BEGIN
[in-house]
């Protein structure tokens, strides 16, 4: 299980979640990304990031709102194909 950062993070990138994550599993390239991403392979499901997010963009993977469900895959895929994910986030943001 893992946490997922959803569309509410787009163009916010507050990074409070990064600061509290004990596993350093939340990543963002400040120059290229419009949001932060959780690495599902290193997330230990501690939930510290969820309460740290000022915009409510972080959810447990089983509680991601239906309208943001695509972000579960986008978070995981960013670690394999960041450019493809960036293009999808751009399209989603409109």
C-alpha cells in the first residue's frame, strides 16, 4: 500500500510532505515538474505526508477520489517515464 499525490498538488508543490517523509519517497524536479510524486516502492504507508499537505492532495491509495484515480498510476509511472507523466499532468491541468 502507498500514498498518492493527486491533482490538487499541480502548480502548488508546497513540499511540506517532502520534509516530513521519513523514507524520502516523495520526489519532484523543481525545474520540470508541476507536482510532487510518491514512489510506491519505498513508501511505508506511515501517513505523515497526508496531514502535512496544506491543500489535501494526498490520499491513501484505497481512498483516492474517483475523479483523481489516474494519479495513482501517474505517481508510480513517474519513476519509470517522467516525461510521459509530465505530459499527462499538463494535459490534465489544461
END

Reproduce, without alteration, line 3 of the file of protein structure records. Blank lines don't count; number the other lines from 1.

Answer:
C-alpha cells in the first residue's frame, strides 16, 4: 500500500510532505515538474505526508477520489517515464 499525490498538488508543490517523509519517497524536479510524486516502492504507508499537505492532495491509495484515480498510476509511472507523466499532468491541468 502507498500514498498518492493527486491533482490538487499541480502548480502548488508546497513540499511540506517532502520534509516530513521519513523514507524520502516523495520526489519532484523543481525545474520540470508541476507536482510532487510518491514512489510506491519505498513508501511505508506511515501517513505523515497526508496531514502535512496544506491543500489535501494526498490520499491513501484505497481512498483516492474517483475523479483523481489516474494519479495513482501517474505517481508510480513517474519513476519509470517522467516525461510521459509530465505530459499527462499538463494535459490534465489544461